Federal lawmakers are asking if Google Inc. violated the terms of its broad privacy settlement with the Federal Trade Commission, following a study in which it has been reported that Google is accused of bypassing the privacy settings on Apple's Safari browser to track usage on iPhones and Macs without permission.

Going by a report released by a Stanford University graduate student, Google has used a special computer code that tricks Apple's Safari Web-browsing software into letting them monitor many users.

Jonathan Mayer, a graduate student and privacy researcher, wrote about Google's Safari tracking techniques in this blog post. Mayer's findings got wide attention after the Wall Street Journal featured it in a news story.

This research result regrettably affirms that view as reality -- for, quite possibly, millions of users, Mayer wrote.

Reps. Edward J. Markey and Joe Barton, co-chairmen of the Bi-partisan Congressional Privacy Caucus, and Cliff Sterns, chairman of the Subcommittee on Oversight & Investigations, are asking if any violation of Google's agreement with the FTC has happened.

Google’s practices could have a wide sweeping impact because Safari is a major web browser used by millions of Americans, the lawmakers wrote to the FTC. As members of the Congressional Bi-Partisan Privacy Caucus, we are interested in any actions the FTC has taken or plans to take to investigate whether Google has violated the terms of its consent agreement, they added.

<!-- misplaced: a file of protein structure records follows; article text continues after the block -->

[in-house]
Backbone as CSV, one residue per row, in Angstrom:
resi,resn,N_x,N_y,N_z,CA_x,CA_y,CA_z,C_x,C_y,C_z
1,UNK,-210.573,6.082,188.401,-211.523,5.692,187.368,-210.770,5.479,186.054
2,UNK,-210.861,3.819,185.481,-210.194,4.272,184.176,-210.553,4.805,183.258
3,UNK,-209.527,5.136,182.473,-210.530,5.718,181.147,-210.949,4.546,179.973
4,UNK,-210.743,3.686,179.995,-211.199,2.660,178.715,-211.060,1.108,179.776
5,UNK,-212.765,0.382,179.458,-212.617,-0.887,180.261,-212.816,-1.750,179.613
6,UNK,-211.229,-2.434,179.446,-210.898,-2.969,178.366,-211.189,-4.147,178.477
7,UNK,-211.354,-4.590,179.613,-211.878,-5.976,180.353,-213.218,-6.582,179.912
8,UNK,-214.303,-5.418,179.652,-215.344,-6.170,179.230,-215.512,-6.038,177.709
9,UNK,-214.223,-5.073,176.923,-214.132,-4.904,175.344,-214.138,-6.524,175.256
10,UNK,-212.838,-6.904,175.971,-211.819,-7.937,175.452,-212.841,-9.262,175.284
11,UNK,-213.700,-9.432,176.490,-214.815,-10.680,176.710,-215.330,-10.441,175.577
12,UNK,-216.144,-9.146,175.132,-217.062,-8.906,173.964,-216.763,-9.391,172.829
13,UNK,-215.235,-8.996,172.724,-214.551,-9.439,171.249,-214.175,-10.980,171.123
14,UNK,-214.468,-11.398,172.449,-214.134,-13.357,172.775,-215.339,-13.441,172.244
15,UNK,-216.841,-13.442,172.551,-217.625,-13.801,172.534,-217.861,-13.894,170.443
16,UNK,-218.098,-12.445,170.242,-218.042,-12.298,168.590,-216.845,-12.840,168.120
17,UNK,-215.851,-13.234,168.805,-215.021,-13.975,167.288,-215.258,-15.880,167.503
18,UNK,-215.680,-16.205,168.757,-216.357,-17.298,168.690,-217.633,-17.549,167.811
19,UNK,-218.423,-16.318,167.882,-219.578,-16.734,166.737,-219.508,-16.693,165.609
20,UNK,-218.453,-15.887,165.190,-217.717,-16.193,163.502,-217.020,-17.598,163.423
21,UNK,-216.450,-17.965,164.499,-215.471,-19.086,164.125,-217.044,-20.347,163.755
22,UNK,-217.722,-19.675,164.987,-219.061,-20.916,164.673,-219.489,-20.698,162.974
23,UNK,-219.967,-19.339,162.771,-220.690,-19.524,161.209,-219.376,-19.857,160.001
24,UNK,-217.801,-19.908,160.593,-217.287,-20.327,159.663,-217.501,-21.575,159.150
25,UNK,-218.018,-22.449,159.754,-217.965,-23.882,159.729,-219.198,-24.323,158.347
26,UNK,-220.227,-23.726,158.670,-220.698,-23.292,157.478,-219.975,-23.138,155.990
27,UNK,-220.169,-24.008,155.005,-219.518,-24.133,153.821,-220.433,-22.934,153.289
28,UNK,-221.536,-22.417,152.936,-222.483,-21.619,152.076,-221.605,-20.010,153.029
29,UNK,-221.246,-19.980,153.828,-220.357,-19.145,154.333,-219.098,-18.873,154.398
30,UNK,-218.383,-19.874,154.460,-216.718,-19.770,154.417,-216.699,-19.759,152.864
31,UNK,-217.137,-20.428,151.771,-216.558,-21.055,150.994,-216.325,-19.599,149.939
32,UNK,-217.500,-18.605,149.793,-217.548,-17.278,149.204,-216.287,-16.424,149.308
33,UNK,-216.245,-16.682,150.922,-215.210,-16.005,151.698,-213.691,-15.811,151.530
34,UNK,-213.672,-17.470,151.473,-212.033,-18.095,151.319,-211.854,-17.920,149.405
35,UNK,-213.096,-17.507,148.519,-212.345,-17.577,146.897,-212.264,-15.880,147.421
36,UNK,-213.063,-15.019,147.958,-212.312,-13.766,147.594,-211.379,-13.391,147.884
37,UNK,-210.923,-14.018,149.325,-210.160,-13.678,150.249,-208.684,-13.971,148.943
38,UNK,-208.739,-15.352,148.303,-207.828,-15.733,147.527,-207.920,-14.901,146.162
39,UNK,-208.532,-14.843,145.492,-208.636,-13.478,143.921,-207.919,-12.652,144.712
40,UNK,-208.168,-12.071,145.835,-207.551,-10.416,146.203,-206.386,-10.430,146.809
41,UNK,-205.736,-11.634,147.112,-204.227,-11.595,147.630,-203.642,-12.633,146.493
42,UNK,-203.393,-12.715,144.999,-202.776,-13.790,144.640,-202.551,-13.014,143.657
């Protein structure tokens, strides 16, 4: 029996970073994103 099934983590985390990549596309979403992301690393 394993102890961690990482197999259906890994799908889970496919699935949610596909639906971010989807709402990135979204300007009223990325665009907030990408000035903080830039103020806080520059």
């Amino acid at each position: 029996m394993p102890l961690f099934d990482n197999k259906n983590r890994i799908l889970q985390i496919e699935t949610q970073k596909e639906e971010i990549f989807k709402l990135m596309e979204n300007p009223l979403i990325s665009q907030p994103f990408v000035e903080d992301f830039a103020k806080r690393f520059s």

Meanwhile, Google has said the report mischaracterizes the efforts of the company. But the company admitted that a glitch accidentally allowed Google cookies to be set on Safari and promised a fix. Google has started removing the advertising cookies from Safari browsers, according to a statement of Rachel Whetstone, senior vice president of communications and public policy at the search giant.

Cookies are little bits of data collected about the Internet activity of users. They can be useful in instances such as remembering passwords and settings on sites that the user will be surfing on a regular basis. At the same time they also raise concerns about targeted advertising and how much data is really collected.

As noted by Mayer in his study, popular Web browsers provide the option to block third-party cookies, but Apple's Safari browser is unique in that it blocks third-party cookies by default on the iPhone, iPad, iPod touch and Macs.

The study named three other companies, namely, Vibrant Media Inc., Media Innovation Group LLC and PointRoll Inc., which also evaded privacy settings.